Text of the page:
Great information and useful tips!
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:iconsilverflight:
SilverFlight Featured By Owner Apr 8, 2012  Hobbyist Digital Artist
Thank you!
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:iconrhavkoress:
Rhavkoress Featured By Owner Jul 7, 2011  Hobbyist General Artist
Hey if it helps make it stick with you go do it. ;)
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:iconsilverflight:
SilverFlight Featured By Owner Jul 8, 2011  Hobbyist Digital Artist
XD
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:iconsiriusbells:
siriusbells Featured By Owner Jan 24, 2011
Amazing. I'm favoriting this and referencing it whenever I draw wings.
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:iconsilverflight:
SilverFlight Featured By Owner Jan 25, 2011  Hobbyist Digital Artist
Thank you. I'll try and get one done that goes through wing anatomy, from bone to muscle to feathers. Its so much easier if you can picture the real proportions and joint positions under the feathers.
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:iconsiriusbells:
siriusbells Featured By Owner Jan 25, 2011
Thank you very much. :) It would help a lot!
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:iconmightymeller:
MightyMelleR Featured By Owner Jan 21, 2011
well thank you very much for this tutorial!
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:iconsilverflight:
SilverFlight Featured By Owner Jan 21, 2011  Hobbyist Digital Artist
You are very welcome. ^^
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:icondragonling140:
Dragonling140 Featured By Owner Jan 20, 2011
Super awesome :la:
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:iconsilverflight:
SilverFlight Featured By Owner Jan 21, 2011  Hobbyist Digital Artist
Thank you!
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:icondragonling140:
Dragonling140 Featured By Owner Jan 21, 2011
You're welcome :)
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:iconsilverflight:
SilverFlight Featured By Owner Jan 21, 2011  Hobbyist Digital Artist
Oh noes! I lost the game!!! Xl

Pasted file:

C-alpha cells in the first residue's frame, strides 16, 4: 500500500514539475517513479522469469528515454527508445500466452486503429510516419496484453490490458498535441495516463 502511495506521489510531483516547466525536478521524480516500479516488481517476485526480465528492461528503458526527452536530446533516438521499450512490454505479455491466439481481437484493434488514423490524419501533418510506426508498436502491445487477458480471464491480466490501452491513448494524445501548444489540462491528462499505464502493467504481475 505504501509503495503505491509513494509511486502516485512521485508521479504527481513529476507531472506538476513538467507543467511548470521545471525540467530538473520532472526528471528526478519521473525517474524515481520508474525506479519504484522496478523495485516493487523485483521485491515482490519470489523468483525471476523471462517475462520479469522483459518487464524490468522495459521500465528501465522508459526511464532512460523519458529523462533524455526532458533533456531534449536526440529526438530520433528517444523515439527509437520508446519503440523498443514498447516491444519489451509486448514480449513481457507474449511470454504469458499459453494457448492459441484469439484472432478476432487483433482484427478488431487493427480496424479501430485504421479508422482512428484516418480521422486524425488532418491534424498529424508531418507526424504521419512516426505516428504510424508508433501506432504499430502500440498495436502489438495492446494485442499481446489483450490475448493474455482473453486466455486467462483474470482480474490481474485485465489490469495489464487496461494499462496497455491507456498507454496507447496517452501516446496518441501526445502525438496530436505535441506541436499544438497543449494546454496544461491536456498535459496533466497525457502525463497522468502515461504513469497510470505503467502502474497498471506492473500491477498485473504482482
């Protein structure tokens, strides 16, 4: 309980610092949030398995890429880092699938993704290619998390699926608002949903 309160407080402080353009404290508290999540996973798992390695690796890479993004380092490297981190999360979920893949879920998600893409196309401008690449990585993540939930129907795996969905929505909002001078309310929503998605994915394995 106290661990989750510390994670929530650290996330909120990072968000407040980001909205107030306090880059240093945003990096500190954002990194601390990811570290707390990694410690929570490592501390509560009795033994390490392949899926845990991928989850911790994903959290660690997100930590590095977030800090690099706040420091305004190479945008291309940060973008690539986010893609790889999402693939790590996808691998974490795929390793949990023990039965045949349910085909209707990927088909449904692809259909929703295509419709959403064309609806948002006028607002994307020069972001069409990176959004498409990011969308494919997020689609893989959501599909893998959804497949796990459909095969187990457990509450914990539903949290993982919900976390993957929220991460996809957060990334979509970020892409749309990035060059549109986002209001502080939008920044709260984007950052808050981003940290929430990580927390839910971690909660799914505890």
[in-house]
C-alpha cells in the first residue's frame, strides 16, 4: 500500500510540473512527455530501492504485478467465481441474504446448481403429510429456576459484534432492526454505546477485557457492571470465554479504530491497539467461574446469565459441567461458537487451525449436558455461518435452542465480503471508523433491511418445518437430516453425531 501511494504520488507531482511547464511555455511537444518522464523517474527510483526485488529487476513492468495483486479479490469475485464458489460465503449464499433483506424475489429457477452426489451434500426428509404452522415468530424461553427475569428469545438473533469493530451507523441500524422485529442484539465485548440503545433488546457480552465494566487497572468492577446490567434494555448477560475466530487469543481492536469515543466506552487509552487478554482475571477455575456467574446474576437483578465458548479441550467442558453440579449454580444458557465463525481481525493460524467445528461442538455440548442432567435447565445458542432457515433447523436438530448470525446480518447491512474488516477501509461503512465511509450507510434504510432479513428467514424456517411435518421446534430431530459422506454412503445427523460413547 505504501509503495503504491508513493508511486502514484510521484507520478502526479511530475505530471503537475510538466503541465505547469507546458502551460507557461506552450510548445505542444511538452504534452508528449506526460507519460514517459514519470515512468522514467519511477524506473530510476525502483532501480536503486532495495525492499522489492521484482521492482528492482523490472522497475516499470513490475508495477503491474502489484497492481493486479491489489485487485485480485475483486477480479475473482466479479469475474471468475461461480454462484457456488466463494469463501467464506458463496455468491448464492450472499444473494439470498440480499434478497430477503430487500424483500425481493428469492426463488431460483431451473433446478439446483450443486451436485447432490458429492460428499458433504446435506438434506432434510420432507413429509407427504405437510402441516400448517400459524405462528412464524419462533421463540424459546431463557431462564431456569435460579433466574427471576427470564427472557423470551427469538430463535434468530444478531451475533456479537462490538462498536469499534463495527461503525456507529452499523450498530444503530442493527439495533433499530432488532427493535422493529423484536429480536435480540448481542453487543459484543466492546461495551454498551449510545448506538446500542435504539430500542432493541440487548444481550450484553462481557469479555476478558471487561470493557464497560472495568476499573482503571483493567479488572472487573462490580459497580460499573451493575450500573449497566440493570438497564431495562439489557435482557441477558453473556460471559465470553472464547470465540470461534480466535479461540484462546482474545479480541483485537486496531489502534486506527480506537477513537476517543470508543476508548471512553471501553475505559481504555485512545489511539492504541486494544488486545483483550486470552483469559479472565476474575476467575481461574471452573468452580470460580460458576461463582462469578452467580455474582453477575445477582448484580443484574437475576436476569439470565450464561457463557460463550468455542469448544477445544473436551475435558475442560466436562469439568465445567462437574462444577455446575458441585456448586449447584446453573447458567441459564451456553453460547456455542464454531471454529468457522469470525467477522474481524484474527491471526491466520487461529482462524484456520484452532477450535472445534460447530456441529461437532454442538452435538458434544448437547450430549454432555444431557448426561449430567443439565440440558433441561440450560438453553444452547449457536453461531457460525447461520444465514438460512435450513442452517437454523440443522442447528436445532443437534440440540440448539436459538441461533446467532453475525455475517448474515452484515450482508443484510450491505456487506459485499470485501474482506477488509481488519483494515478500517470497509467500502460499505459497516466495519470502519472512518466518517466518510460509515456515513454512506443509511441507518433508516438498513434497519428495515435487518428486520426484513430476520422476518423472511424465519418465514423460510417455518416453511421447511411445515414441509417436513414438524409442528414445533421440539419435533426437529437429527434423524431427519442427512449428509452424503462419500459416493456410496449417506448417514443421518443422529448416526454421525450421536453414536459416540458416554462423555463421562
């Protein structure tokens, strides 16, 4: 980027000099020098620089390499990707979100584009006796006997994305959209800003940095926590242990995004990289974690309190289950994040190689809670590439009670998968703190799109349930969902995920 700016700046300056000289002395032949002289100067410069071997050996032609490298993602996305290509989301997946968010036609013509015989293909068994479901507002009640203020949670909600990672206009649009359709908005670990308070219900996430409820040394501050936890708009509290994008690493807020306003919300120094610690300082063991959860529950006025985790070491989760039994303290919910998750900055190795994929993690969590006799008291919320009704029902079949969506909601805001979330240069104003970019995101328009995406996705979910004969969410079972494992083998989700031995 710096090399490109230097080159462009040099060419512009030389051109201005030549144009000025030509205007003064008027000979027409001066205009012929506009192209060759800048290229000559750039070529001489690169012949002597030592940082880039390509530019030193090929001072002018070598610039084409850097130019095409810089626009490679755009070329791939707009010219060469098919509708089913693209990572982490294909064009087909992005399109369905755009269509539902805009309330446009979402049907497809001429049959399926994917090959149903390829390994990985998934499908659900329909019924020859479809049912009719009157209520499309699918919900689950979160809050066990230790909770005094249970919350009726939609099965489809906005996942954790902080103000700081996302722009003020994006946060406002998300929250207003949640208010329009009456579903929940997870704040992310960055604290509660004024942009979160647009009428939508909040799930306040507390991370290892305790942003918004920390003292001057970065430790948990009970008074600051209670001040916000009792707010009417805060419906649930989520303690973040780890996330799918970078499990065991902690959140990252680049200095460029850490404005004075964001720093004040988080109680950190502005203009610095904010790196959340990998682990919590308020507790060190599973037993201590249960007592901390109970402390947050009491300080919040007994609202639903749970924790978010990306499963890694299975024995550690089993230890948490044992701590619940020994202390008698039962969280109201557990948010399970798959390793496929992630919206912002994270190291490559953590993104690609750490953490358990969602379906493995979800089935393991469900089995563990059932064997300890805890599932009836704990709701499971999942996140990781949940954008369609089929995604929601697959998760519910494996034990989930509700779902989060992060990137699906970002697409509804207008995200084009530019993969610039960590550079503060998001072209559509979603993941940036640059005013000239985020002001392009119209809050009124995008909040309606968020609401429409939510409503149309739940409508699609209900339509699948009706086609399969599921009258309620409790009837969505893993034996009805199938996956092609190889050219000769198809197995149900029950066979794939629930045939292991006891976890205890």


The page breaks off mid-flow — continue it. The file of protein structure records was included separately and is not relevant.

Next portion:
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:icondragonling140:
Dragonling140 Featured By Owner Jan 21, 2011
Bwa ha ha.
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:icongenkofox:
GenkoFox Featured By Owner Jan 20, 2011  Student General Artist
niiiice! XD
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:iconsilverflight:
SilverFlight Featured By Owner Jan 20, 2011  Hobbyist Digital Artist
Thanks!
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:iconfalconsong:
Falconsong Featured By Owner Jan 20, 2011  Professional General Artist
Actually there are three main types of feathers (according to my thesis co-chair, an ornithologist): Vaned, down and filoplume. (I thought there were two- vaned and down- but he corrected me saying "There are 3 main types; you left out filoplume, which have some very specific functions including in the transmission of nerve impulses from individual feathers to the brain for control. "- note on my paper. I figured filoplume fell under "vaned" but apparently not. Wikipedia insists on only two basic types and lists filoplum as a "special rarer third type", source of this being from an essay in The Quaterly Review of Biology.) If you want to define speciffic feathers then there are far more than the five you listed: Contour, remiges (flight feathers-primaries, secondaries), rectrices (tail), down, semiplume, bristle, filoplume. Theres also after feathers and powder down feathers in some birds (different from down feathers because down feathers are moulted, powder downs grow constantly and the tips break off as they go turning into a powder, such as seen in african greys and cockatoos).